Besides the traditional ‘subtractive’ approach to rehabilitation of the worn dentition, a gradual shift towards greater conservatism by an ‘additive’ approach seems to be under way in the form of direct and indirect resin composite restorations (see Chapter 11), bonded cast metal restorations, implant-supported removable partial dentures (RPDs), orthodontic treatment and protective splints, amongst others. While this trend may be more apparent in some parts of the world than in others, the rationale for it and the developments in dental materials science and more reliable accompanying clinical techniques are both relevant and promising. More about these developments is discussed later in the chapter.
As regards the efficacy of any one of the aforementioned treatment options or comparisons among them, a recent search of the literature on rehabilitation of toothwear (covering the period up to November 2007) was unable to identify a single paper with an RCT design (Johansson et al. 2008). In preparing for this chapter, a further literature search was performed using the same parameters as in our previous report, and this again failed to identify any paper on the topic as at May 2010. A systematic review similarly failed to find any support for the efficacy of any one occlusion-based treatment modality over another (van’t Spijker et al. 2007), and it can be concluded that there are no sufficiently robust, documented outcomes regarding different approaches to the rehabilitation of the worn dentition.
However, even though the RCT is considered the most reliable design for evaluating the effectiveness of treatment, just as in most other areas of dentistry, RCTs are rarely found in prosthodontics. It has been reported that RCTs made up only 1.7% of all articles in the three leading prosthodontic journals between 1990 and 1998 (Dumbrigue et al. 1999), and even then many are judged to be of poor methodological quality (Jokstad et al. 2002). More recently, it was reported that most RCTs on implant dentistry had inadequate randomisation procedures (Dumbrigue et al. 2006). Even systematic reviews on the prosthodontic treatment options for single-tooth replacement have concluded that a lack of comparable comparative studies limits any clear recommendations from being made (Salinas & Eckert 2007; Torabinejad et al. 2007). Bearing such constraints in mind, the discussion and recommendations that follow are necessarily based on studies whose designs are considered to be of less scientific rigour than RCTs, on the opinions of respected authorities and on our own clinical experience.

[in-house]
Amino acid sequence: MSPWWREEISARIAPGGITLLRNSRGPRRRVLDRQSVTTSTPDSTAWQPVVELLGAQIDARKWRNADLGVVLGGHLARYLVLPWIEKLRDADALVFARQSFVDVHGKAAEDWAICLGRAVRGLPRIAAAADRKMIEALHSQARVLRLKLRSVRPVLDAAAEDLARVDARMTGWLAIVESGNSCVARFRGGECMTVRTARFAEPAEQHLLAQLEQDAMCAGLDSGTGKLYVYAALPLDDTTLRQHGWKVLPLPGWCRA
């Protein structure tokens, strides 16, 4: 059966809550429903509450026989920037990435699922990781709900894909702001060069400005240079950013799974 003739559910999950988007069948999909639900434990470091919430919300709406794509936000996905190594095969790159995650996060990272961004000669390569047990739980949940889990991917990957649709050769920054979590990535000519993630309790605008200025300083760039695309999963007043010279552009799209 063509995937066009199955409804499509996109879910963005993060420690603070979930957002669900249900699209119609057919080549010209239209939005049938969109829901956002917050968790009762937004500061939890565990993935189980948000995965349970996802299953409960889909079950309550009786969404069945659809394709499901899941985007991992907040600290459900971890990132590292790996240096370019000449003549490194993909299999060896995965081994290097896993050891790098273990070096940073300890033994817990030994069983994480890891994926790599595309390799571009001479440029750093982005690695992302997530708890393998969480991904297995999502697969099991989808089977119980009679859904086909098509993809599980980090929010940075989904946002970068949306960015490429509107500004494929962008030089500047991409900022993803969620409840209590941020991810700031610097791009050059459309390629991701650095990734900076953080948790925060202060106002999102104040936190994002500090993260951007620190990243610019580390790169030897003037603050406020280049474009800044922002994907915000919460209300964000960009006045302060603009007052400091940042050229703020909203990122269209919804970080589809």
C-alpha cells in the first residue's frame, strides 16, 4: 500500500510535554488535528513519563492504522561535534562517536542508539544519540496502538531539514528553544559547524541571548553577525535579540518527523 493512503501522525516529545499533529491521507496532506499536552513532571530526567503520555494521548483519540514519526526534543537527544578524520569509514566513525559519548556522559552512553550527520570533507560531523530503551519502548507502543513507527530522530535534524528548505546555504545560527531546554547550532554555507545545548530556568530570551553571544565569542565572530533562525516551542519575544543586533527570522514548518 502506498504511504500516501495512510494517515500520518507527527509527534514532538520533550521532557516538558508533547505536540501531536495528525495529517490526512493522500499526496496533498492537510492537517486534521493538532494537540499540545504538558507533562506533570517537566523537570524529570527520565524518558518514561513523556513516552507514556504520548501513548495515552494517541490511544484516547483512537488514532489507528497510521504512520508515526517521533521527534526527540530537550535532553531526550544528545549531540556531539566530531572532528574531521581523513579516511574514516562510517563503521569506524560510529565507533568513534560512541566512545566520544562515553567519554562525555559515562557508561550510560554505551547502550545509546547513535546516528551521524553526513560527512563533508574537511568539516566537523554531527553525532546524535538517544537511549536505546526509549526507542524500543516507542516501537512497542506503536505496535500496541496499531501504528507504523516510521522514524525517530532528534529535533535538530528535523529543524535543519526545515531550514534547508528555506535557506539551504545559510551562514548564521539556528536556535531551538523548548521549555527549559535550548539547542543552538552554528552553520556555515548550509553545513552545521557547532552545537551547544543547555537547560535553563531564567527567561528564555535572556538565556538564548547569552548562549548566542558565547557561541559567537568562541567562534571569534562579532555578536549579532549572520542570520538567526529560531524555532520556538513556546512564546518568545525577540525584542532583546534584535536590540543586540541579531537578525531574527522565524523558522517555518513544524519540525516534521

Severe occlusal toothwear may result in changes to the occlusal vertical dimension (OVD), with a possible increase in interocclusal space. This potentially has significant implications for rehabilitation. It has been shown that dentoalveolar compensation may cause the OVD to remain relatively constant, or even increase, despite toothwear. This would mean that any re-establishment of OVD (for the purpose of restoring facial height, for example) would not ordinarily be a de facto part of rehabilitation.